Ijen Crater (Kawah Ijen), located on the island of East Java, famously contains the world’s largest acidic volcanic crater lake. By day, the steaming waters of the lake take on a brilliant teal color, and at night, burning sulfuric gases emit a blue glow.
A one- to two-hour leads up the slopes of the volcano to the rim, where hikers are rewarded with spectacular views of the colorful lake and the surrounding Ijen Plateau from 9,450 feet (2,880 meters) above sea level.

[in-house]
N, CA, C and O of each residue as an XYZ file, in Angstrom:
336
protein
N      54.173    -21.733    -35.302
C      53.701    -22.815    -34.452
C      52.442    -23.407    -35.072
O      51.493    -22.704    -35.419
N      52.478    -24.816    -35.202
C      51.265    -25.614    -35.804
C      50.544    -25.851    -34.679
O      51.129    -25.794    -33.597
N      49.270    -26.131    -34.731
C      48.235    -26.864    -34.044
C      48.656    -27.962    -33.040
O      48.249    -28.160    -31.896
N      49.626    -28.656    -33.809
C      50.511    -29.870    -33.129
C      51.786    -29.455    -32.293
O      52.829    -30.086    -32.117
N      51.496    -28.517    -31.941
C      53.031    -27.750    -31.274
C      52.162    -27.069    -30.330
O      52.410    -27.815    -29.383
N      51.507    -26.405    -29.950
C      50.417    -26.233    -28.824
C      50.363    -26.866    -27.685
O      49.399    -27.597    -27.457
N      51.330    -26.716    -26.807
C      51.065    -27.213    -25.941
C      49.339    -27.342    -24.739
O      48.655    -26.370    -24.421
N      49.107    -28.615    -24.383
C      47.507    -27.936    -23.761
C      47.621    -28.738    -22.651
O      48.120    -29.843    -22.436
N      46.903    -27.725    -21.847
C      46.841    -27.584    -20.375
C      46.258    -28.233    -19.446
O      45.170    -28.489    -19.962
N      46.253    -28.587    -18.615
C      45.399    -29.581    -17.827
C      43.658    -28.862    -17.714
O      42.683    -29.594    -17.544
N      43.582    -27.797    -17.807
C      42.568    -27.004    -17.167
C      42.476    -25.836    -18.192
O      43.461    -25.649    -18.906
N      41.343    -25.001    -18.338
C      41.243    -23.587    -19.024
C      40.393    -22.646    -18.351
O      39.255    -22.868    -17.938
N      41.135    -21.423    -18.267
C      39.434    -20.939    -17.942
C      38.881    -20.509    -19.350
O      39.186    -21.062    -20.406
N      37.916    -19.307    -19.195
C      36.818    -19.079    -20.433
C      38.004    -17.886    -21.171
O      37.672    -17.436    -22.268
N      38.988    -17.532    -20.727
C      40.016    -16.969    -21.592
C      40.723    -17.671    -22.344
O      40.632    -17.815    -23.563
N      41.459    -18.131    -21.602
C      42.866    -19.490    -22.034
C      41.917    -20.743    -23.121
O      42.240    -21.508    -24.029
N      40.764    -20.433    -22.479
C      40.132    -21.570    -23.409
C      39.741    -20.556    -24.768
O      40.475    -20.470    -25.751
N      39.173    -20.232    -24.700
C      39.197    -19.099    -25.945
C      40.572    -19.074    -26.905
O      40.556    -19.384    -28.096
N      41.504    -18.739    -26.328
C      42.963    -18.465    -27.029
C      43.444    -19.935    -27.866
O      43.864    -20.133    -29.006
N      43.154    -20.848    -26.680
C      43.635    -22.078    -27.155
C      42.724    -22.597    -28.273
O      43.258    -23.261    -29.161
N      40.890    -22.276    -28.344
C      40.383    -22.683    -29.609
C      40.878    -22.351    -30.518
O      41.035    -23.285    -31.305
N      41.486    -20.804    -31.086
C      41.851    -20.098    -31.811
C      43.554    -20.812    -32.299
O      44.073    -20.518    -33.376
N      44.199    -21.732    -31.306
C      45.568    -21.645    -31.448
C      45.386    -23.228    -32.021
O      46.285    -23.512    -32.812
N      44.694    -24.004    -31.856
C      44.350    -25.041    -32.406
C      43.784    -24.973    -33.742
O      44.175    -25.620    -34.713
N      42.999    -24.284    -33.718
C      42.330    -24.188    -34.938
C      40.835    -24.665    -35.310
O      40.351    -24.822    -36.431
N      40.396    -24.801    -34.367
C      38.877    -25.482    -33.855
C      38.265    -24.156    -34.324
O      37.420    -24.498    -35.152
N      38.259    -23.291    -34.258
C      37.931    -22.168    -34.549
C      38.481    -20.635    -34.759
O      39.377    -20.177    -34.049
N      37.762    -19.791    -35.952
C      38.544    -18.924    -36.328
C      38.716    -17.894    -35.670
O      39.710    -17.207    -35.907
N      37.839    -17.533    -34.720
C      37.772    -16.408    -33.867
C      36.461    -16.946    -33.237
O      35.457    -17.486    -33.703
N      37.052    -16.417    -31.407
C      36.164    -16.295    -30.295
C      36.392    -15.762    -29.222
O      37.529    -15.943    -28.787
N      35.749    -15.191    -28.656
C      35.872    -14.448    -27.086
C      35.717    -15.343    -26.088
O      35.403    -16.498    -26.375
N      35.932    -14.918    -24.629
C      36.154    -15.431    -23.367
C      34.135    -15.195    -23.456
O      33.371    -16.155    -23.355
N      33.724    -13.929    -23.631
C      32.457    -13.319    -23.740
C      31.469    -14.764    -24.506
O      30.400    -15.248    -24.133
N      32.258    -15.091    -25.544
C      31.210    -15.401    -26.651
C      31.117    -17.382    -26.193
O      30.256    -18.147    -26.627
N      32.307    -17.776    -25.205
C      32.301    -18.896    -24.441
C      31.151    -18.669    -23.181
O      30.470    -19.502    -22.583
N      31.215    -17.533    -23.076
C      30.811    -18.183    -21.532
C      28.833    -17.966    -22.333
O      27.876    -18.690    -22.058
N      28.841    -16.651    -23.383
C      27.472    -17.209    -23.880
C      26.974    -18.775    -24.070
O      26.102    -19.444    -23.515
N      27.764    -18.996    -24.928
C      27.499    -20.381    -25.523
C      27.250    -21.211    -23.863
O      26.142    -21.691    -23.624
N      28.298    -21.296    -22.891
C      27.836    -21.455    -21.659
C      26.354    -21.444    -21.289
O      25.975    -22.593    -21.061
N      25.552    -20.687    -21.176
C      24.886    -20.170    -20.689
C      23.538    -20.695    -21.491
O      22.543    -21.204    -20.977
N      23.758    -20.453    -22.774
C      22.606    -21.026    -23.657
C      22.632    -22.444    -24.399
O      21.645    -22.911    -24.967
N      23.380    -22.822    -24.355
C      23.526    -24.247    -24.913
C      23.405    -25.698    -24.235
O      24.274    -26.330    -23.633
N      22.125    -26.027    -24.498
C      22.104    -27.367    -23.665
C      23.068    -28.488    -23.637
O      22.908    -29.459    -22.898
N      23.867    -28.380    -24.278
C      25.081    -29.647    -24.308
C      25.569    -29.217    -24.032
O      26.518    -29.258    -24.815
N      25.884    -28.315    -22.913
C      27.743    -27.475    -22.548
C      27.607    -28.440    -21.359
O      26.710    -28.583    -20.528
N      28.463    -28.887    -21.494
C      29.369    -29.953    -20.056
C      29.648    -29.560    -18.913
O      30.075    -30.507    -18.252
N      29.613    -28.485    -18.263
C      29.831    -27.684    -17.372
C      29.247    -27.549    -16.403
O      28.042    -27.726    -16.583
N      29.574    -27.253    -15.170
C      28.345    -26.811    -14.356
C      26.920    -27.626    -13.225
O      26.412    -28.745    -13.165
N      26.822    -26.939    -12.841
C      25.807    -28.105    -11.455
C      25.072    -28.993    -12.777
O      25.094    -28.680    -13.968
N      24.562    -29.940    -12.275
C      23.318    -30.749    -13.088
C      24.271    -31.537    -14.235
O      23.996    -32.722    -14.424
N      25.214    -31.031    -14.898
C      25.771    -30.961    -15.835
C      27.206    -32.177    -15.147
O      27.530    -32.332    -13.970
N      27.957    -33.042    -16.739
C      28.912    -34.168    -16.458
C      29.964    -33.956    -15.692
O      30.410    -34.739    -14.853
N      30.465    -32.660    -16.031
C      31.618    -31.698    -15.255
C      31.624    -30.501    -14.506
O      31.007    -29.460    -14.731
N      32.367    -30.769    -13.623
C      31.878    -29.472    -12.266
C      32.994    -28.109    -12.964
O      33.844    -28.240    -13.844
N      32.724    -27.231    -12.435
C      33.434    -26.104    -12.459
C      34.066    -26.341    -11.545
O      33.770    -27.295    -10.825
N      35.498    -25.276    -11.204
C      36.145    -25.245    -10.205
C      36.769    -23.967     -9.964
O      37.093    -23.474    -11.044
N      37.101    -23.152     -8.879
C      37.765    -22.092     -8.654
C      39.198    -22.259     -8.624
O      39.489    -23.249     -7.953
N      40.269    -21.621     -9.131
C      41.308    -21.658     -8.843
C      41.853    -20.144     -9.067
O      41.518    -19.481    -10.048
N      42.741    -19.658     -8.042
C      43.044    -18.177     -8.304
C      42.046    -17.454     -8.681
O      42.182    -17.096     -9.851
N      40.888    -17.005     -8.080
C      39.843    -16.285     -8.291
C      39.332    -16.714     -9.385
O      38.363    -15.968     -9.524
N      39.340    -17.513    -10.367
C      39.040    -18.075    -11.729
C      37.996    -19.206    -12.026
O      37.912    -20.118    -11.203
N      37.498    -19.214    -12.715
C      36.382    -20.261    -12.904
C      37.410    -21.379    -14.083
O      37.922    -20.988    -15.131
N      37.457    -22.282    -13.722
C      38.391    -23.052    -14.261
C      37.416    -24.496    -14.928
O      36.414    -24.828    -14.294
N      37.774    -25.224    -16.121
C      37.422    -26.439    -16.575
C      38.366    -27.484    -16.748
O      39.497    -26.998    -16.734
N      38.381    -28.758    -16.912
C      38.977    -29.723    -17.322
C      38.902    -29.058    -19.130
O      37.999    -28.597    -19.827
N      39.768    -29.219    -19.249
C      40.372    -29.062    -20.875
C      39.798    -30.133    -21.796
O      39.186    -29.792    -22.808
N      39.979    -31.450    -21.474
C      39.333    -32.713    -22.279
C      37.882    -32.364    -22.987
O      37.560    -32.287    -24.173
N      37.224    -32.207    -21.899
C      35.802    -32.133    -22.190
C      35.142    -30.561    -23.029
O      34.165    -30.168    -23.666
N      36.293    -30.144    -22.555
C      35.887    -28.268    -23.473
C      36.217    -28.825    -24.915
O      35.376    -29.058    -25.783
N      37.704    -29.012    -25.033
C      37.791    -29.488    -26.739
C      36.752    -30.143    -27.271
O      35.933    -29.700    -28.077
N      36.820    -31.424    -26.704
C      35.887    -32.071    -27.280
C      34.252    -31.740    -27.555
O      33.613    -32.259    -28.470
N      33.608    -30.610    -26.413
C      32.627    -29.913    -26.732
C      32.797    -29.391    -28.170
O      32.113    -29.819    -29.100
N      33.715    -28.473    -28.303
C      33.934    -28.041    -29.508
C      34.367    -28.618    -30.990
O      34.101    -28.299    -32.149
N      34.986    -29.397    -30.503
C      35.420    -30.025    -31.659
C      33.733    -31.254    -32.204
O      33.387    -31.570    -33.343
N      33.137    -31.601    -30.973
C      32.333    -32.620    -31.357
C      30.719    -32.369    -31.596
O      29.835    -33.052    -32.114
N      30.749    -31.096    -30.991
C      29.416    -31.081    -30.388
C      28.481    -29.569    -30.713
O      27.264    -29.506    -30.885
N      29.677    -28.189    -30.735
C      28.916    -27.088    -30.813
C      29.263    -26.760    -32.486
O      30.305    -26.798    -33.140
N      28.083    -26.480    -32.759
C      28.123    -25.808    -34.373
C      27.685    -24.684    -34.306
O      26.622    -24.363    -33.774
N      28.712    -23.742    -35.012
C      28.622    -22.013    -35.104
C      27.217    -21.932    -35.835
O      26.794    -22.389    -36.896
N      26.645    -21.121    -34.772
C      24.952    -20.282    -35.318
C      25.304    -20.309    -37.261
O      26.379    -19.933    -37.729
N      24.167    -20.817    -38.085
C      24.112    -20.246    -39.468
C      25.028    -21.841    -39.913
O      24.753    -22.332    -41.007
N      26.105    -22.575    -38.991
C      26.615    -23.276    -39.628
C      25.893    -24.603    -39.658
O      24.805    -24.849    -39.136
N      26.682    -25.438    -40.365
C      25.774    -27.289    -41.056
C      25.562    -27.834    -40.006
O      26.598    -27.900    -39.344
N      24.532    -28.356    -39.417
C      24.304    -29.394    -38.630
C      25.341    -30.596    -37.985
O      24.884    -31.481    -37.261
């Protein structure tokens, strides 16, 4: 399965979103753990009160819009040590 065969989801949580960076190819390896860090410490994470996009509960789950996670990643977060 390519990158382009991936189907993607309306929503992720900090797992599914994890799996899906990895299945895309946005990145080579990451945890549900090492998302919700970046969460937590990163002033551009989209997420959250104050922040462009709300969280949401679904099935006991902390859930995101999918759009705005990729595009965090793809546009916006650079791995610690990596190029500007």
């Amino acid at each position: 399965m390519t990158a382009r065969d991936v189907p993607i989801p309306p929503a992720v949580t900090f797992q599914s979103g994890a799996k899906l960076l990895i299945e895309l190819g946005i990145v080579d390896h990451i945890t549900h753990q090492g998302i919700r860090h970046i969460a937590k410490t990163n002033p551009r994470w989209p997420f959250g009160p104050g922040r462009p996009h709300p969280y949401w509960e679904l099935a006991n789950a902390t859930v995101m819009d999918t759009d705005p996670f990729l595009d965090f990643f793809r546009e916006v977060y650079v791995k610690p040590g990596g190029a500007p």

While Ijen Crater qualifies as one of Indonesia’s most beautiful natural wonders, it tells a tragic cultural tale as well. For more than four decades, the crater has been the site of sulfur mining activities, and today, the men and women working the crater earn less than 25 U.S. cents per pound through the grueling work of hauling loads of sulfur weighing up to 220 pounds (100 kilos) from the crater floor.
Bondowoso and Banyuwangi both offer a variety of accommodations for travelers planning to hike to the rim of Ijen Crater.